Its likely we’ll first see a severe round of deflation before the Federal Reserve finally decides to print more money. Therefore, its highly possible (in fact likely) that precious metals may go down further from here until the Federal Reserve is finally forced to print, at which point the price of gold (and silver) will be sent into the stratosphere.

  18. barniebrains says:

    One last note: Just because gold can be valued by earnings and yields, doesn’t mean it can’t be valued. As I stated in my previous post, look to the levels of sovereign debt and money supply for a more fundamental reading on the value of gold.

  19. BigBlueCrab says:

    I feel like I am trying to proselytize, but 100x more paper silver is traded than physical. If everyone in just ‘This country alone ‘ tried to by 100 oz, they couldn’t… 6 billion could buy the worlds’ yearly output. You buy your 5% and hold it. It’s insurance, and hope you never need it. The ‘Experts say hold 10%. Do what you will after that, but hold your ‘%’. Who is it that said always have enough to ‘bribe the guards’. It’s funny to listen to the banter: “you can’t eat it, No one will want it if they’re hungry”…Oh no? There may be a few that will trade for the day you need ‘that something’. Global trade, deficits, fiats etc etc aside. Gerald Celente, the big ‘buy and hold ‘ trader just lost his ‘paper’ gold several 100g’s?when his MFGlobal was frozen.. Talk about NOT walking y0ur talk…Live & learn.
    I keep envisoning… a ‘Bronx Tale’ where the cocky bikers think they own the place. Sonny walks over and locks the door…”Now youzzzz can’t leave….”

  20. Petey Wheatstraw says:

    DrungoHazewood Says:

    “It still perplexes me why the gold bugs thought they’d just cruise through the crises unscathed. I hadn’t seen such a lovefest since people were having sex with sock puppet back in ’00.”

    The crisis has been raging for a few years now. I don’t see gold being scathed, in any sense of the word, during that time. It might drop to $200/oz., or even zero sometime in the future, but I can’t imagine what would cause such a drop, considering the fiat and fiat-based alternatives.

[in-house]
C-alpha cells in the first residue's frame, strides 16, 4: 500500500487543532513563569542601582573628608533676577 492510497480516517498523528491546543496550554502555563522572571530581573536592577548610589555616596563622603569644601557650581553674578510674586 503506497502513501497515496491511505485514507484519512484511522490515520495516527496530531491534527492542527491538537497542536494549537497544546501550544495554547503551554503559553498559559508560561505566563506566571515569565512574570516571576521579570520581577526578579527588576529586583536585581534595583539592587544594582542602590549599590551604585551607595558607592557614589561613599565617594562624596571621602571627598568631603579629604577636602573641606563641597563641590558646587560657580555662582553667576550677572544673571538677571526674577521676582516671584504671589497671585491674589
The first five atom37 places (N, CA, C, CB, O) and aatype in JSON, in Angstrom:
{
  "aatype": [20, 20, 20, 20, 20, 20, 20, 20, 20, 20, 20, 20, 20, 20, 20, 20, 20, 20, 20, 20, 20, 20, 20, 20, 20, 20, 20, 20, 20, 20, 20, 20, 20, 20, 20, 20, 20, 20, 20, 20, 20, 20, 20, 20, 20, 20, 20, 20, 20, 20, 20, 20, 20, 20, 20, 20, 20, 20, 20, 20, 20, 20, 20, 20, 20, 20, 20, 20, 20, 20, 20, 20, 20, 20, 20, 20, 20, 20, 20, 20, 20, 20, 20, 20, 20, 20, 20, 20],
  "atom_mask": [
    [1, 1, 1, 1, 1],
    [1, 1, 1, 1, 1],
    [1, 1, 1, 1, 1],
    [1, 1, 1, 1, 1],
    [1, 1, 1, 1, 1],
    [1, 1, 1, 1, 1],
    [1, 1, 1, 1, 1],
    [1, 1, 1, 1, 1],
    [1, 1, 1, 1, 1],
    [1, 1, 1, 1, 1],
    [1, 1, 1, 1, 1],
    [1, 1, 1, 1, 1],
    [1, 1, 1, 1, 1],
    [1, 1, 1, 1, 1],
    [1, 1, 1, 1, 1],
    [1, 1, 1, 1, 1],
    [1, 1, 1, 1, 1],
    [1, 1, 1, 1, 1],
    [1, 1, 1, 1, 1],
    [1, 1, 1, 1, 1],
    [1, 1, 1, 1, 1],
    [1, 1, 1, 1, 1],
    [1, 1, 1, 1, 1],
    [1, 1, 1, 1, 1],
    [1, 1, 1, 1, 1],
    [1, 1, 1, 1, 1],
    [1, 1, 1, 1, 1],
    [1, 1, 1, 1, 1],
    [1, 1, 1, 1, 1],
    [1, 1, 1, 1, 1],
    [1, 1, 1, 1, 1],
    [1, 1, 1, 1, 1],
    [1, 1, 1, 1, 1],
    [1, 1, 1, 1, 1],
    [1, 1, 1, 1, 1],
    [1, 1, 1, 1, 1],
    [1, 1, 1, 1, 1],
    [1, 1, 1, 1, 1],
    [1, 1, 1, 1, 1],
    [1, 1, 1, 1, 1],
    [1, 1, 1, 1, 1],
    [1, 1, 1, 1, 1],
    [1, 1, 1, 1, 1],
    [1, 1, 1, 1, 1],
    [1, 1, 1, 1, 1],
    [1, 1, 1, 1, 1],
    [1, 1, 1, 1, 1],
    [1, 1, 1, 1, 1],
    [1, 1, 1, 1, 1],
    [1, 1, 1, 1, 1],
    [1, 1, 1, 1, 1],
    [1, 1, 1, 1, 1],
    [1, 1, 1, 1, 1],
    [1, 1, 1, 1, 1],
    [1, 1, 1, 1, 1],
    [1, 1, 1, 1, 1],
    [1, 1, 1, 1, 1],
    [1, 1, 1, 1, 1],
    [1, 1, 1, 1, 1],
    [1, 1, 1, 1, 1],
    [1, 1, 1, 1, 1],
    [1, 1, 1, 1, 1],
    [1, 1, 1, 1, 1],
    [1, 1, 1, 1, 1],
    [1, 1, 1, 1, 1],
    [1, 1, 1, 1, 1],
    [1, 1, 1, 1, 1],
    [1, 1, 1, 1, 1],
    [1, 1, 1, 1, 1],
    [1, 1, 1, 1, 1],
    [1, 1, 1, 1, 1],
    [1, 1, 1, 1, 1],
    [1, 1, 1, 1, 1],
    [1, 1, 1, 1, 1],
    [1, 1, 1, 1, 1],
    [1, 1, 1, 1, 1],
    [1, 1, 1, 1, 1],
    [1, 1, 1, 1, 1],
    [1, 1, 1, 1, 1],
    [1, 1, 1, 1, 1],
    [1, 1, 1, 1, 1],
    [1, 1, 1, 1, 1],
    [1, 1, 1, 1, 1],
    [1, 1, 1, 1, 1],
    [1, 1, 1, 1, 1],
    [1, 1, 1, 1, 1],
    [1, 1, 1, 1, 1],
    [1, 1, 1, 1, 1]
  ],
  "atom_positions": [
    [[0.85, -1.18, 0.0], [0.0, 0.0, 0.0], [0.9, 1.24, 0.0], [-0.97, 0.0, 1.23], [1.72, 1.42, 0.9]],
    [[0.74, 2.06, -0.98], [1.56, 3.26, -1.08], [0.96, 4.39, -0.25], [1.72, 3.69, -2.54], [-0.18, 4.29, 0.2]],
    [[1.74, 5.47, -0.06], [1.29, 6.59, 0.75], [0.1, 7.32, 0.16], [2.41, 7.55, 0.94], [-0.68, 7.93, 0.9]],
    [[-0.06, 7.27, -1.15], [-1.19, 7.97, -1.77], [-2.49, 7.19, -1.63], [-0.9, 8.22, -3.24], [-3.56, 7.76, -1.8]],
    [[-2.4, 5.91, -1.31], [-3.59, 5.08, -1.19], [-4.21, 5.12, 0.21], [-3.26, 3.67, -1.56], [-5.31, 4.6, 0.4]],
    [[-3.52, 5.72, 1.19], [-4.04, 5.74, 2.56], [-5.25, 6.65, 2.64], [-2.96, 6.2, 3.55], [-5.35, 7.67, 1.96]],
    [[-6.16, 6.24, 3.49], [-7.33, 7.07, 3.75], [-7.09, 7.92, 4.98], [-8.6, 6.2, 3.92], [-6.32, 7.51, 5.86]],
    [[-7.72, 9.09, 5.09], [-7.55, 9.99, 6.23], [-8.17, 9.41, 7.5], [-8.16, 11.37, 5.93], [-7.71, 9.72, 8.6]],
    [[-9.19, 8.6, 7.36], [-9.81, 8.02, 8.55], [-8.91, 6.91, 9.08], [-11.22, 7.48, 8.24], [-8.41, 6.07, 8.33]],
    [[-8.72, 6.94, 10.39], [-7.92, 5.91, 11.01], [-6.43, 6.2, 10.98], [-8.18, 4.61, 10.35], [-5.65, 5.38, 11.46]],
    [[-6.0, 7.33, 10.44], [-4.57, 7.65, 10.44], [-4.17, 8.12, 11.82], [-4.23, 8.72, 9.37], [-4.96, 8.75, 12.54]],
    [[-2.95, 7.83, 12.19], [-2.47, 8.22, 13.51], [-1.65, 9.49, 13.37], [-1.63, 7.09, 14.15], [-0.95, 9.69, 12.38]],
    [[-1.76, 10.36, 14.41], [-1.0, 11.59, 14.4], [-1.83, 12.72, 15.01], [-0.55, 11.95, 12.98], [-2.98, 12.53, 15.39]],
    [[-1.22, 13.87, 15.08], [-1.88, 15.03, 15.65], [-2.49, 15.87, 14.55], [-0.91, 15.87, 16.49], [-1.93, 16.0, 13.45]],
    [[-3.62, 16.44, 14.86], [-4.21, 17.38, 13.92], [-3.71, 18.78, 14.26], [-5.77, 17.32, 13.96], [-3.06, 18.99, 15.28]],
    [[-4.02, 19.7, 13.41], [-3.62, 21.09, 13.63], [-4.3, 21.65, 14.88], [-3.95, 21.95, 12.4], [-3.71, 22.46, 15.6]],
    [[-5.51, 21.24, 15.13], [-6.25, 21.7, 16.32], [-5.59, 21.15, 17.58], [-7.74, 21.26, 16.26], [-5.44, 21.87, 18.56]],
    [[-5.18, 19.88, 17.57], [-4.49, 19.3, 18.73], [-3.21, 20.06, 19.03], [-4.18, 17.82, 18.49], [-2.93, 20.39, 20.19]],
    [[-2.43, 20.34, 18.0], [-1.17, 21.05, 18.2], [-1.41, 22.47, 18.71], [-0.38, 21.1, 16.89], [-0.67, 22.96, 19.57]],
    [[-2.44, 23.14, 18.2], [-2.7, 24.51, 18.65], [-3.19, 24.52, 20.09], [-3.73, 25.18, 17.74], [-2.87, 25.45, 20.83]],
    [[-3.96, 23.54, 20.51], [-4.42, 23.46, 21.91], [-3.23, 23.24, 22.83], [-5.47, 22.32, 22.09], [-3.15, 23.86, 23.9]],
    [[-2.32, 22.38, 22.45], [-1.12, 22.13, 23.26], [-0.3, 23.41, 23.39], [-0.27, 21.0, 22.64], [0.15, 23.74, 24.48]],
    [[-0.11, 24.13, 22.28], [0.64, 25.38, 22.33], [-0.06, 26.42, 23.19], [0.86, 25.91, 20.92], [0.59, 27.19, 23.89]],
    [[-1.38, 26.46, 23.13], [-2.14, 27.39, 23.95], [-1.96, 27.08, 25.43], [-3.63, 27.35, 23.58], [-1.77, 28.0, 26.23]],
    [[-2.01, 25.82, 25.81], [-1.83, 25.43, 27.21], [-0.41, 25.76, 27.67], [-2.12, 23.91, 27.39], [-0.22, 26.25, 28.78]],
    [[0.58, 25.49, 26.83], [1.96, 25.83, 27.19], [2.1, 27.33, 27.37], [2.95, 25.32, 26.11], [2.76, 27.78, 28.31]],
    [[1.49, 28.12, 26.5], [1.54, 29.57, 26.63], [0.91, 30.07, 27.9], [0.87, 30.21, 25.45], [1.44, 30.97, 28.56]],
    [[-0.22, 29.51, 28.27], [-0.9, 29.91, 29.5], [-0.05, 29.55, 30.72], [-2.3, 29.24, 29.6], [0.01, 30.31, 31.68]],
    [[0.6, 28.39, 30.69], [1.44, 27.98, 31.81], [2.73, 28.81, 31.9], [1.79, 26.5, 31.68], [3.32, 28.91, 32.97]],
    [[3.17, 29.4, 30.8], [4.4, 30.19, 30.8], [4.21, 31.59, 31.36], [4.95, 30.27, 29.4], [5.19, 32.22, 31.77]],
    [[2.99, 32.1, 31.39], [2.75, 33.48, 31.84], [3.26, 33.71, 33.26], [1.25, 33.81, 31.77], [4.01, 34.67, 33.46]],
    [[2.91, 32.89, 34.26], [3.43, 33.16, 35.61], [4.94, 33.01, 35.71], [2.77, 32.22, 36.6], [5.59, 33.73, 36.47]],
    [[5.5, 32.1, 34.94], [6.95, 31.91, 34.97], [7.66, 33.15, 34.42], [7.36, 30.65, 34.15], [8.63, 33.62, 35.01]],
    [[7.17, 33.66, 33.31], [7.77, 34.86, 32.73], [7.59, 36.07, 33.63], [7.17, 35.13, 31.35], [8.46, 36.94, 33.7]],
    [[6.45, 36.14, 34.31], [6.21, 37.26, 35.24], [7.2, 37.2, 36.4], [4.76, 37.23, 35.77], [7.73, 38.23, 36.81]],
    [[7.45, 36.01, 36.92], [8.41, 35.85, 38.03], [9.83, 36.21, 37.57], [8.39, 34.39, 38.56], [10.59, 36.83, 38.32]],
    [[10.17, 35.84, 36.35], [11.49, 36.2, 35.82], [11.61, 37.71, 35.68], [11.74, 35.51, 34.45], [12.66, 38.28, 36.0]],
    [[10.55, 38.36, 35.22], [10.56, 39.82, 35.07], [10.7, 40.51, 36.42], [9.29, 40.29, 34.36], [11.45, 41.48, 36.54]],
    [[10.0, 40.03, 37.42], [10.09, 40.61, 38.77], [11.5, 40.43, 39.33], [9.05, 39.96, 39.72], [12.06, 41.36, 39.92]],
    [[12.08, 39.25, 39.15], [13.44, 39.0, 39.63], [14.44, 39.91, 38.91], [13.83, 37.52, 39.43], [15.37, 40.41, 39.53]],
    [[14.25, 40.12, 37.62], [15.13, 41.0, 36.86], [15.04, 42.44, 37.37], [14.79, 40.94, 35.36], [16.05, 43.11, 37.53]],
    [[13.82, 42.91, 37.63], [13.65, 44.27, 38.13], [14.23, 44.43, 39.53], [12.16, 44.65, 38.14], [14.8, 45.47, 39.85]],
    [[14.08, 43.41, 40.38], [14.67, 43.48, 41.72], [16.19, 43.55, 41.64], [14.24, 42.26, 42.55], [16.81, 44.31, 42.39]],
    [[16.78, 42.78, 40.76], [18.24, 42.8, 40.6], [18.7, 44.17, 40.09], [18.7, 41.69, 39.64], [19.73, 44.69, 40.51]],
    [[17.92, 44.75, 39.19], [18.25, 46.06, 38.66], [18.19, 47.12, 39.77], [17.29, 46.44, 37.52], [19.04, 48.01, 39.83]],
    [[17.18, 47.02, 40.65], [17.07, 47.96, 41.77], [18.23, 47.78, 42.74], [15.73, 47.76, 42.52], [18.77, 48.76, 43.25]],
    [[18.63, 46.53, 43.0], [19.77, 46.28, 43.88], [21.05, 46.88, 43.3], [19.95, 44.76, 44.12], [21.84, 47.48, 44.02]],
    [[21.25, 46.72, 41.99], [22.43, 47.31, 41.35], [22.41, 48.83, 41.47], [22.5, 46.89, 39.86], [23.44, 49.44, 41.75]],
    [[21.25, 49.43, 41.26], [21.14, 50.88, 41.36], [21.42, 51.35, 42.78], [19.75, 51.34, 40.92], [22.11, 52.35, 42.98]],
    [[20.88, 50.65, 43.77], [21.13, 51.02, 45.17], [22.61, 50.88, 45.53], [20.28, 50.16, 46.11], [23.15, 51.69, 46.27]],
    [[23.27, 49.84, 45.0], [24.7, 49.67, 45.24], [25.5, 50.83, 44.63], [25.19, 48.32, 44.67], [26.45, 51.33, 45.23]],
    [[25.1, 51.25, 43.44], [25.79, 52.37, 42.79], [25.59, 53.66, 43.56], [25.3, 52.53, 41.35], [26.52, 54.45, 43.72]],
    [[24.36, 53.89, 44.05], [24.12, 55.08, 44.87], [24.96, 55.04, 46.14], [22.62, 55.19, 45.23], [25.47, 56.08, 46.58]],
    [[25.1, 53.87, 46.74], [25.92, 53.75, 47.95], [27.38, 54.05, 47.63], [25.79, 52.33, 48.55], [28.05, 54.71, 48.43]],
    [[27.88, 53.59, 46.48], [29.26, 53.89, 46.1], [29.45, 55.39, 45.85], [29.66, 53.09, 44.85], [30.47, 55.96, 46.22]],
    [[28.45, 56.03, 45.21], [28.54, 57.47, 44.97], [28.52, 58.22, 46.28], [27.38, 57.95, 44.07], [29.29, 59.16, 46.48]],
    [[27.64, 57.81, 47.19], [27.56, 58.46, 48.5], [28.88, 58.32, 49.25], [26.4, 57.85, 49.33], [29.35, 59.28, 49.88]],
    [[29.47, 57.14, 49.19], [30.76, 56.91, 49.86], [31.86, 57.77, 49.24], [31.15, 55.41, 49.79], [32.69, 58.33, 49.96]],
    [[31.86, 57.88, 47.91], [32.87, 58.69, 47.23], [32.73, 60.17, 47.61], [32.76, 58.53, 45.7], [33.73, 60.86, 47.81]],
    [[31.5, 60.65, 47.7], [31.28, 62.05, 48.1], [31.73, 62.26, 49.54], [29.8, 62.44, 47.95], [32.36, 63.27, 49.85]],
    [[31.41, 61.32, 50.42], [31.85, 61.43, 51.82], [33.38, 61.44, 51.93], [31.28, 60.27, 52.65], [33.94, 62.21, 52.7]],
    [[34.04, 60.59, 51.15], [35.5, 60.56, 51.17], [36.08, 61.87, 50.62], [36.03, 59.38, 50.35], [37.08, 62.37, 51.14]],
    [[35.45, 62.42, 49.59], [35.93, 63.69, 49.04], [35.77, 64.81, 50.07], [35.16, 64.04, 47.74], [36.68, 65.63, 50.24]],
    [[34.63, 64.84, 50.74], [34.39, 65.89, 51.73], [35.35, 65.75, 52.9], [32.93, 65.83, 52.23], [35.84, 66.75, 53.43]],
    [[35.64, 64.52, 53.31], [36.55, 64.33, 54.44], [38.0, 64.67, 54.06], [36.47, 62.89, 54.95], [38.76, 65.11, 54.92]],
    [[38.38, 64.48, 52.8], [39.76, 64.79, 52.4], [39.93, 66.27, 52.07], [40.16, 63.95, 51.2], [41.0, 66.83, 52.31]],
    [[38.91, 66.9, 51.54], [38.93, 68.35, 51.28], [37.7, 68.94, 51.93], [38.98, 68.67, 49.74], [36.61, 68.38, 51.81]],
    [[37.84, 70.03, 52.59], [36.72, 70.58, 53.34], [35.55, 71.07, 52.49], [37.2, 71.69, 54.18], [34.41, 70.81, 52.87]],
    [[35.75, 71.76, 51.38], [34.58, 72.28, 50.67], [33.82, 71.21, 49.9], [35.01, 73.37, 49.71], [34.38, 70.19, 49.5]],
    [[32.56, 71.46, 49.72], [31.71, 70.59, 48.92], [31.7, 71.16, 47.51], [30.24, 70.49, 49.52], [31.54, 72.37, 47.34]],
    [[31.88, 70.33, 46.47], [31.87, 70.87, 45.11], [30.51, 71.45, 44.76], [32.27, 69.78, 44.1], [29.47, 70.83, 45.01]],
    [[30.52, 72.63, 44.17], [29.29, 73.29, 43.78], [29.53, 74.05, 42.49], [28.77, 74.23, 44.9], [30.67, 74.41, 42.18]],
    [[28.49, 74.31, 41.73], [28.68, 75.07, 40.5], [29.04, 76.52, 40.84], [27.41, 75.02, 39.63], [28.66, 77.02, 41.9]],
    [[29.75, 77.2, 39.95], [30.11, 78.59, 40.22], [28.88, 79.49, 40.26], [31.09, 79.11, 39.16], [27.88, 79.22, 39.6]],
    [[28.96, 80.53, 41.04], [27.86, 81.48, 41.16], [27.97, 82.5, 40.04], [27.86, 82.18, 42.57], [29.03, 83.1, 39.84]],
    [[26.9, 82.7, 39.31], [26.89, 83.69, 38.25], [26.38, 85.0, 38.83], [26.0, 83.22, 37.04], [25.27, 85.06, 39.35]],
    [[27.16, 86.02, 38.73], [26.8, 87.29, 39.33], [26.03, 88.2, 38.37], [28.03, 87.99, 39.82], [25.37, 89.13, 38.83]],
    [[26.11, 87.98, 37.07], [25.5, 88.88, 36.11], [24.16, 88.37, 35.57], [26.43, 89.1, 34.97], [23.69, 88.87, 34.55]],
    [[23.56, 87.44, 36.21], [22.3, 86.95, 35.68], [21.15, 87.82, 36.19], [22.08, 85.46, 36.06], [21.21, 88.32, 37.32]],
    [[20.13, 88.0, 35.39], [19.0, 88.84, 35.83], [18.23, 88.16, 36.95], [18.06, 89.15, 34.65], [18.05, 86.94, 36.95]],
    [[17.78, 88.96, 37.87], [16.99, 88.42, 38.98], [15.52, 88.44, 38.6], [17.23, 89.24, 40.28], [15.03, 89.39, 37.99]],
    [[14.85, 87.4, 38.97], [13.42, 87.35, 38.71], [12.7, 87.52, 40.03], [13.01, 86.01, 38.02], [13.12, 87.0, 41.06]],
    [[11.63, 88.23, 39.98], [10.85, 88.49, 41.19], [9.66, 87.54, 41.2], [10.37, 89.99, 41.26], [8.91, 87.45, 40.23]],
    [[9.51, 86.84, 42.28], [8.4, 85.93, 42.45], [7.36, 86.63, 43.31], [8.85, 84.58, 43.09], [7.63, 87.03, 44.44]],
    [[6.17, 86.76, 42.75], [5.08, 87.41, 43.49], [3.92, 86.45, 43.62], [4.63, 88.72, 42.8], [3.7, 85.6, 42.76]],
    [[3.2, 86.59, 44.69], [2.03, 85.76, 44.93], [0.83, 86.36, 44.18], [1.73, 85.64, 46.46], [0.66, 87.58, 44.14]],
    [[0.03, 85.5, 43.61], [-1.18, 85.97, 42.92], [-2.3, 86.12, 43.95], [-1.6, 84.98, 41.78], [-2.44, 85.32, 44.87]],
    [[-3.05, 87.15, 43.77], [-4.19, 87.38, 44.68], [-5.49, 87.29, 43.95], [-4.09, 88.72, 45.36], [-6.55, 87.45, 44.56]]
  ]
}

It’s interesting that you compare gold, with its continuous and unbroken use as a store of value throughout the history of mankind, with a casualty of the internet bubble (a short-lived bubble and in pet food and supplies, no less).
    ___________

    BR says:

    “Gold on the other hand is priced based on what the last guy paid for it (as are equities) — but without any other frame of reference. ”

    Gold doesn’t exist in a vacuum — the current frame of reference is exactly what it always was and always will be: the ratio of a quantity of gold to a unit of any fiat currency. It is also pertinent that gold (or any other commodity, for that matter), cannot be divorced from the laws of supply and demand (the most basic frame of reference for anything traded). The frame of reference for gold is the broader economy. In a certain sense, gold is the benchmark from which all else is measured.

  21. DeDude says:

    Cherry picking the previous bubble high for comparison time 9to make gold look cheep) is pretty pathetic. Why didn’t he take the prices at the S&P top a decade ago for his comparison. Oh I guess that would have made a different story than they one he is trying to sell.

  22. constantnormal says:

    There are only two cases where gold has a sustainable increase in fiat currency valuation …

    1) there is a significant and persistent devaluation of that fiat currency, usually via money printing

    2) there is a fear that 1) is about to occur.

    The first case is real, the second is a transient emotional response. What we have today, in pretty much ALL fiat currencies, is a case of #2, with no significant #1. The longer that we go without the monetary printing necessary to induce hyperinflation, the more of a bubble gold becomes.

    We are NOT currently experiencing any monetary printing of consequence. We DO have a significant debt overhang, with a large but unknown fraction of it being toxic debt that would require a truly immense amount of inflation to overcome, and it seems highly unlikely that the political or economic (federal reserve) will exists to bring that about. The bulk of the developed world currencies are in the same boat.